(b) Preparation of the decrosslinked collagen
Veal hide, recovered from freshly slaughtered animals, is scrubbed in tap water for one hour in a filling tub.
The hair and subcutaneous tissue are separated from the derma by a rotating band splitter. The dermal tissue thus recovered is chopped and ground.
The ground product is then washed in three successive baths with a phosphate buffer of pH 7.8. Between each washing the ground product is separated from the solution by continuous centrifugation at 4000 rpm. The residue is then rinsed in two successive baths of deionized water and the liquid is separated from the solids in the same manner as for the washing. These initial treatments serve to eliminate the noncollagenous substances.
The tissue is then placed in a flask containing an aqueous sodium hydroxide solution at pH 14. After agitation of about half an hour, the mixture is permitted to stand for eight days. The mixture is then acidified with hydrochloric acid to a pH of 2. To the mixture thus obtained, sodium chloride is added to a concentration of 10%. The collagen precipitates and is dialysed against sterile deionized water.
(c) Preparation of the clear solution according to the invention
The dialysed collagen gel of a concentration of 1.2% is diluted at a ratio of two parts to one with a solution containing 0.6% of the chondroitin-4-sulfate prepared as in (a), 0.4% of a commercial preservative maketed under the name of Phenonip being added. A 0.1 N solution of sodium hydroxide is added to the mixture until the pH is raised to 7. At this point the clear solution has a collagen concentration of 0.6% and glycosaminoglycan concentration of 0.4%.
The solution is readily incorporated into cosmetic creams, for example, for applications to the skin.
It has been found that this solution can also improve the skin tone when incorporated in face masks used in cosmetology and bone surgery, as an enzyme support in analysis and in synthetic skin tissue or the like.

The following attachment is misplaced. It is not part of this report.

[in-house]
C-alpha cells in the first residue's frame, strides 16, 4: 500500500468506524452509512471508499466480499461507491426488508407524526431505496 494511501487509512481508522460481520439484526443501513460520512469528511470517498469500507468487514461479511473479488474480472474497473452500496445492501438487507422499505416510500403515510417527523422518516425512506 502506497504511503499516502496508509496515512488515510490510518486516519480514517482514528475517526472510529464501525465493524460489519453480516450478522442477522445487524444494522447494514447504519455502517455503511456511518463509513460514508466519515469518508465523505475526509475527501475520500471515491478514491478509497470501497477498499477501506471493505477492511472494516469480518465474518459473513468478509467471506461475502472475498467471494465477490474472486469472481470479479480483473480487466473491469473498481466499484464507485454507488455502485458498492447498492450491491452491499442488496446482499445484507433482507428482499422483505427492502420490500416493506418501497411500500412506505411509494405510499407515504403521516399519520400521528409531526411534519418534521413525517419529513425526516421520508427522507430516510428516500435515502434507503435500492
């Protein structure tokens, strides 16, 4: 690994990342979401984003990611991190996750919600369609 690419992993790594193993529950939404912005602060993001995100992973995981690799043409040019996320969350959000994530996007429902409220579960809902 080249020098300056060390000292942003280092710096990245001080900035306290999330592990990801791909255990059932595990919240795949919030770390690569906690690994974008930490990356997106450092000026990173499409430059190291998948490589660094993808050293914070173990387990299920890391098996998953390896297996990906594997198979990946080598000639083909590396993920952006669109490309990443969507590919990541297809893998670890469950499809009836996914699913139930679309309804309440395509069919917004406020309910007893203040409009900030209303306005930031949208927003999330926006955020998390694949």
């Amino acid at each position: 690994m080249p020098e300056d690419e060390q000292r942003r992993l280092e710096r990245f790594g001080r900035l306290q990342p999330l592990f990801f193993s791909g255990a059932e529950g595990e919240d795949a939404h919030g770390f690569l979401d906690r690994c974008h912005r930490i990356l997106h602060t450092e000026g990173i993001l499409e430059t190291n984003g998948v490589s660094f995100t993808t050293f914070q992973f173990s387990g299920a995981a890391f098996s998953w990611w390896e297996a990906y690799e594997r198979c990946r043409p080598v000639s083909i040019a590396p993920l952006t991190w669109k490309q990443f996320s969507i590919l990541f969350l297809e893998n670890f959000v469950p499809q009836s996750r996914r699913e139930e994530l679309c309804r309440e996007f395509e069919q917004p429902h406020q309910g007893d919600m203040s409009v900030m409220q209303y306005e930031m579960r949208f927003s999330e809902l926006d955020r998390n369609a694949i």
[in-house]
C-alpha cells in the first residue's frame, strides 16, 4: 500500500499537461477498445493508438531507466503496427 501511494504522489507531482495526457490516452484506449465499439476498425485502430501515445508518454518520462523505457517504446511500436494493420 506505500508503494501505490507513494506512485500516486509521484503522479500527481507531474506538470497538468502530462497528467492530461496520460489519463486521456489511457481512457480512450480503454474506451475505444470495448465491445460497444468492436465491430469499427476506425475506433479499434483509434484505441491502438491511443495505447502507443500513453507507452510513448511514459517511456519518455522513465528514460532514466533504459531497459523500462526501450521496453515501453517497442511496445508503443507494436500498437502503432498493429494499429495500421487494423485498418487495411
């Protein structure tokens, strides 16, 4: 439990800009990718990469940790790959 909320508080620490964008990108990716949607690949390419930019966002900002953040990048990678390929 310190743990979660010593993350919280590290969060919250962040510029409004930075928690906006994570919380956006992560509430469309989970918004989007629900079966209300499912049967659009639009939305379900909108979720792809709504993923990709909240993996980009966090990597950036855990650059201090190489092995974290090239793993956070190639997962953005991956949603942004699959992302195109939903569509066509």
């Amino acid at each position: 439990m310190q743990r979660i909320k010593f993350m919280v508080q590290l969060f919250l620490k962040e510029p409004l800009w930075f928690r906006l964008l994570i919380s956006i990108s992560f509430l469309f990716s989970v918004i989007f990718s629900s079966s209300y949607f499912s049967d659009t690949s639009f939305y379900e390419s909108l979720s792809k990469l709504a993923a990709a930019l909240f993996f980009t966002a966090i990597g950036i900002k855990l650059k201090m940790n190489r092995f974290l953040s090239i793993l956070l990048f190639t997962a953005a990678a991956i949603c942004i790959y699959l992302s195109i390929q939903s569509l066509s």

In other cases, a homogeneous gel structure is preferred so that the product can be transformed into sponge or the like as described in Example 2.
(a) Preparation of CSC (chondroitin-6-sulfate acid)
The chondroitin-6-sulfate acid can be prepared from shark fins following the process described in Example 1, part (a).
(b) Preparation of a homogeneous suspension of collagen
A paste of collagen from animal skin is formed by grinding and kneading the product with chlorinated organic acids as described in French Pat. No. 1,568,829. This paste is diluted with water to obtain 1% concentration of collagen in the product. The protein in this solution is precipitated by the addition of 10% sodium chloride thereto. The resulting fibers are separated from the supernatant by continuous centrifugation at 4000 rpm. They are then dehydrated by treating with three successive baths of acetone and then dripping off the acetone by heating to 30 ventilated steam room. The fibers are introduced into deionized water in an amount of 2 g per liter. After agitation for one hour, the gel is obtained.
(c) Preparation of a homogeneous gel of the composition according to the invention
To the gel obtained by step (b) above, a volume equal to a solution of 1 g per liter of the CSC acid prepared in step (a) is added.
The gel has a tendency to break down and a dispersion is thus obtained. A solution of 0.1 N of sodium hydroxide is added with agitation to the mixture until the pH is raised to 7. Thus the dispersion is transformed anew into a homogeneous gel.
This gel can be formed into a sponge by lyophilizing it in the form of a layer having a thickness of 10 mm or less.
This sponge has a composition approximating that of bony support tissue and can be used as a filler or prosthetic replacement for bone tissue in bony cavities and to promote rehabilitation of these cavities by the osteocytes. Thus the product is extremely useful in peridontology and bone surgery.
Actually the invention is not limited to the specific examples given nor the applications therein which have been specifically described and can be utilized in all of the many ways described more broadly herein to the extent that such applications fall within the spirit and scope of the appended claims.